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    • Robert Smith conducts the Orchestra and Concert Choir in their Music of Winter Concert performance of Handel’s “Hallelujah Chorus.”

Battell Chapel Hosts Hopkins Music Ensembles

Katherine Takoudes ’20, Assistant Arts Editor and Lily Meyers ’20, Assistant Arts Editor
On Tuesday, December 12, the Hopkins Orchestra and Concert Choir gathered at Yale University’s Battell Chapel to perform their annual Winter Concert. Both instrumental groups have worked since September to put together a diverse and spirited set list of songs.
The ensembles performed pieces from many countries and time periods. “For the choirs [including the Junior School and 8th grade choir], I chose music from around the world (students sang in Sanskrit, Hebrew, Sotho, Swahili, Yoruba, and Igbo, as well as English and Latin) reflective of the holidays and the quiet of winter, that conveys a message of warmth and peace,” said choral director Erika Schroth.

Orchestra conductor and chair of the Art Department Robert Smith also selected songs that reflected multiple centuries and composers. “It’s a tricky thing to do; to find music suitable for an orchestra with a piano and harp. If we choose music that is invigorating, inspirational, and emotional, we can all connect to the songs,” expressed Smith.

Throughout the repertoire, the choir focused on “finding a rich and mature tone,” said Concert Choir Copresident Kieran Anderson ’18. Choir Copresident Naomi Roberts ’18 reflected “In preparation for the concert, we have really been working on our collective tone as a choir. We were fortunate enough to gain a multitude of new members this year, so a lot of our efforts have been put towards learning how to blend as a group.”

This year, the choir has 43 members, the biggest choir in the time since Schroth came to Hopkins three years ago. “[The choir is] singing really challenging repertoire this year, with lots of divisi, sophisticated harmonic language and significant expressive demands,” remarked Schroth. Despite the demanding collection of songs and increase in size, according to Schroth, the students are “up to the challenge.”

The orchestra has also grown from previous years, providing both excitements and challenges. “The main idea we’ve been working on is simply listening to each other and watching the conductor in order to stay together. It’s a really important skill that can be incredibly hard for big orchestras to maintain, especially when everyone’s nerves start acting up during the concert,” said Orchestra Concertmaster Alex Zhang ’19.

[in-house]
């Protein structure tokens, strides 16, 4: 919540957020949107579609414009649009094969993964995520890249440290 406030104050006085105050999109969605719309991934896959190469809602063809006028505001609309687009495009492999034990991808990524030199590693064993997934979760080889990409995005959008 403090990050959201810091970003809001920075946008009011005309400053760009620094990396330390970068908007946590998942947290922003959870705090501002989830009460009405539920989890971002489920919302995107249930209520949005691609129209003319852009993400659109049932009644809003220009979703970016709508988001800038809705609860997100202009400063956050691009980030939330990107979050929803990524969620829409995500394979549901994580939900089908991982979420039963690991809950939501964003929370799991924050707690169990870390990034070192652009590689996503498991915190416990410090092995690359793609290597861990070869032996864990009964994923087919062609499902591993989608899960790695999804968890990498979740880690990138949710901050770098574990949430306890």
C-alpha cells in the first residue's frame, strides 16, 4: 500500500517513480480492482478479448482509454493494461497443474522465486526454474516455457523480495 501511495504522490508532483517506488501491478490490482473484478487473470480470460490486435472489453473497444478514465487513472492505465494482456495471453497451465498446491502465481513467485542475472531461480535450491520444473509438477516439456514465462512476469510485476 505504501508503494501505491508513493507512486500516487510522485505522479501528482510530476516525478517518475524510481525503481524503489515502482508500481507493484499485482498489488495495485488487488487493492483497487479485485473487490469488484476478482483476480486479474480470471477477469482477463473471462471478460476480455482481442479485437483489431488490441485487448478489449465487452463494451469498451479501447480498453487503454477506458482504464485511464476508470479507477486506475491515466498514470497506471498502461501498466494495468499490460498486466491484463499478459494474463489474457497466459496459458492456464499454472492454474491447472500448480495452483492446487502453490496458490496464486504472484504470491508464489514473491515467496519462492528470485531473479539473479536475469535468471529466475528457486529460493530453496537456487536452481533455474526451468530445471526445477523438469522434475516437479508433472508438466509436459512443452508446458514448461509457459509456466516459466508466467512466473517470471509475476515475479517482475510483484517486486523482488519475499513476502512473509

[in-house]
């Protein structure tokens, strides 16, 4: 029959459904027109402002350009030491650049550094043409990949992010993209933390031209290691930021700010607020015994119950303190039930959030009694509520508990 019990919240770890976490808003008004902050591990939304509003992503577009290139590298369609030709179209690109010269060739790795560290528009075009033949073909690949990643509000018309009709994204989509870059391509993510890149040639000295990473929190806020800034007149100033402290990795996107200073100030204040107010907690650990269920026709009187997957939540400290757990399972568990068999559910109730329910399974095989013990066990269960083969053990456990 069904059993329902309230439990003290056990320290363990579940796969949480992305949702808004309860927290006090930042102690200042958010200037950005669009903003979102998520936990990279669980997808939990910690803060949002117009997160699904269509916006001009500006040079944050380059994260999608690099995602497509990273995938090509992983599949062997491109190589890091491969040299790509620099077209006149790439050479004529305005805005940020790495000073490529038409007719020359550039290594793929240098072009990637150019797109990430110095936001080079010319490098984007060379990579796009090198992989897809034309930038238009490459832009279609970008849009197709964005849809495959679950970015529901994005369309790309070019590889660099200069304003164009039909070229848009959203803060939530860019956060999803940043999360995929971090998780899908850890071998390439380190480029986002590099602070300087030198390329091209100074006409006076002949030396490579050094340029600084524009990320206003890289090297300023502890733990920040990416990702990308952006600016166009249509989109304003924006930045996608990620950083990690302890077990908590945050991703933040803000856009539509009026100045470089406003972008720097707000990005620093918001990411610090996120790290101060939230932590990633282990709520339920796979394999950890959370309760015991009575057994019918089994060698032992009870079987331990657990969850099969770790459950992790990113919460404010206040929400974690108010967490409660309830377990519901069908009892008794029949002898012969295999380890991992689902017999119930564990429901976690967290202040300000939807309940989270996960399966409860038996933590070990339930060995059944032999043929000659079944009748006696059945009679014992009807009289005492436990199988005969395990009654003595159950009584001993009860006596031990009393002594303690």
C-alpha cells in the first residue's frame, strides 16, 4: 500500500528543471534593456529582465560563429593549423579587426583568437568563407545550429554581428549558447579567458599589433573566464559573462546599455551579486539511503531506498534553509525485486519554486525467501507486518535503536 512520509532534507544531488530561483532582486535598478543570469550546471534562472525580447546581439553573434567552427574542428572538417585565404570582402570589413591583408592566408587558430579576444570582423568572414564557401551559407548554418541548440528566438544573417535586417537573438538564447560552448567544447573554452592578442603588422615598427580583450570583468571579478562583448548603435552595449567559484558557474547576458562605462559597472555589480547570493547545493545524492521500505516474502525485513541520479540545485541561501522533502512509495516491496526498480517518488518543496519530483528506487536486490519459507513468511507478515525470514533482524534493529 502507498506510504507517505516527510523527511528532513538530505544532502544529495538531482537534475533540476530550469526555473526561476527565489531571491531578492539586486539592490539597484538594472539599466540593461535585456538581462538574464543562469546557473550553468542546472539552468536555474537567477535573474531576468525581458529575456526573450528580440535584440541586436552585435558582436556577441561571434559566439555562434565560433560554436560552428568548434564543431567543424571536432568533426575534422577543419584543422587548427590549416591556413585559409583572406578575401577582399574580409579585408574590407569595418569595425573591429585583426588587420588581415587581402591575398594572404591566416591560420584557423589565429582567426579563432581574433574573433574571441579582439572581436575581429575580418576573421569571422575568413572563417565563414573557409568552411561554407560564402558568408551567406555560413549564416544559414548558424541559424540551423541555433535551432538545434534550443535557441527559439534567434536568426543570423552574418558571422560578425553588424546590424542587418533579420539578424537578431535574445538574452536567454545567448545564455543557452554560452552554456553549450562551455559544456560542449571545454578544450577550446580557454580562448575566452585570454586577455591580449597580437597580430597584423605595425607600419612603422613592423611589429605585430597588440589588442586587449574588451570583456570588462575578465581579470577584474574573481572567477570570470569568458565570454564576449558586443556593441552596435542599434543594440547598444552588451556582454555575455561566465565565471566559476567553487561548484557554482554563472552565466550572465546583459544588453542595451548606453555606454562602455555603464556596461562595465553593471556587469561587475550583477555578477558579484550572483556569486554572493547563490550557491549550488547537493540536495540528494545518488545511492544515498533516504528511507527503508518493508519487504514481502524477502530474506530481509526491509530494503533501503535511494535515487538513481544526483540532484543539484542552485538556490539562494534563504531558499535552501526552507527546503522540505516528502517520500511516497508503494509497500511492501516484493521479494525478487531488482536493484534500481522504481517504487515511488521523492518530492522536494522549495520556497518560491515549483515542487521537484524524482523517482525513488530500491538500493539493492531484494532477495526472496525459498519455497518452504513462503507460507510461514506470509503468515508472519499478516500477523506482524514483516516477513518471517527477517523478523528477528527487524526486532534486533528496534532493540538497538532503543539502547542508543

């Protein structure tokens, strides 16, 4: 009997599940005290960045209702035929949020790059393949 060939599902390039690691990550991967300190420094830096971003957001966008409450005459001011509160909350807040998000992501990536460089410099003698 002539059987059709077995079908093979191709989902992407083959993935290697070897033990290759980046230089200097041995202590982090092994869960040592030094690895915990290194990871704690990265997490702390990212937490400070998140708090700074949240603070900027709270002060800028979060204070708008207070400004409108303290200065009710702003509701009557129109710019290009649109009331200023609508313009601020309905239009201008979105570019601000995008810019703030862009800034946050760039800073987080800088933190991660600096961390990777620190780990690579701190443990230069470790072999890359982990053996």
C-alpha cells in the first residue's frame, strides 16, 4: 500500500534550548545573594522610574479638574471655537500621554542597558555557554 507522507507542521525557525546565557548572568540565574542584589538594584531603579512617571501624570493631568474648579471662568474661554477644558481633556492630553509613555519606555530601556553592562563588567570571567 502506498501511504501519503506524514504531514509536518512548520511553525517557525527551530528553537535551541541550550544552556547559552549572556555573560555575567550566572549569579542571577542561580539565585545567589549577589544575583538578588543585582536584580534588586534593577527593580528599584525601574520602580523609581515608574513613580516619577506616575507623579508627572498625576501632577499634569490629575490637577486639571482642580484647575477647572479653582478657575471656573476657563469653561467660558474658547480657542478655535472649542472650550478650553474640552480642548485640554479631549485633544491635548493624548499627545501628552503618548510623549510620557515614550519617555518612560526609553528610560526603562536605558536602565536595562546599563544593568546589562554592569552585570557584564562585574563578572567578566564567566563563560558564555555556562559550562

Like the size of the Orchestra and Concert Choir, the audience attending the winter concert has grown as well. This year, the concert was held at Battell Chapel, the location of the Winter Concert three years ago, instead of Church of the Redeemer. While Church of the Redeemer had, “wonderful acoustics,… it’s a little too small for this concert - we had such packed houses the last two years that we knew we needed to find a larger space,” said Schroth. Smith agreed and said, “Battell Chapel is an inspirational building with a splendor of decor fitting for both the holidays and the music we are playing.

Even though the number of performers may be increasing, the performers still work together closely to show the pieces they have practiced throughout the term. When talking about the choir’s work to correct mistakes before the concert, Anderson ’18 said that during the concert, “all of these concerns are forgotten and we truly become a unified choir dedicated to producing beautiful music.”

After the ensembles performed songs both by themselves and as a collective group, Orchestra and Concert Choir performed the Hallelujah Chorus from Handel’s Messiah to end the program. Violinist Elena Brennan ’20, who has  played in the orchestra for two years, said, “Hallelujah Chorus is the best way to end the Winter Concert because not only is it beautiful and well known, but it displays the collective efforts of the Hopkins Concert Choir and Orchestra through Term 1.”
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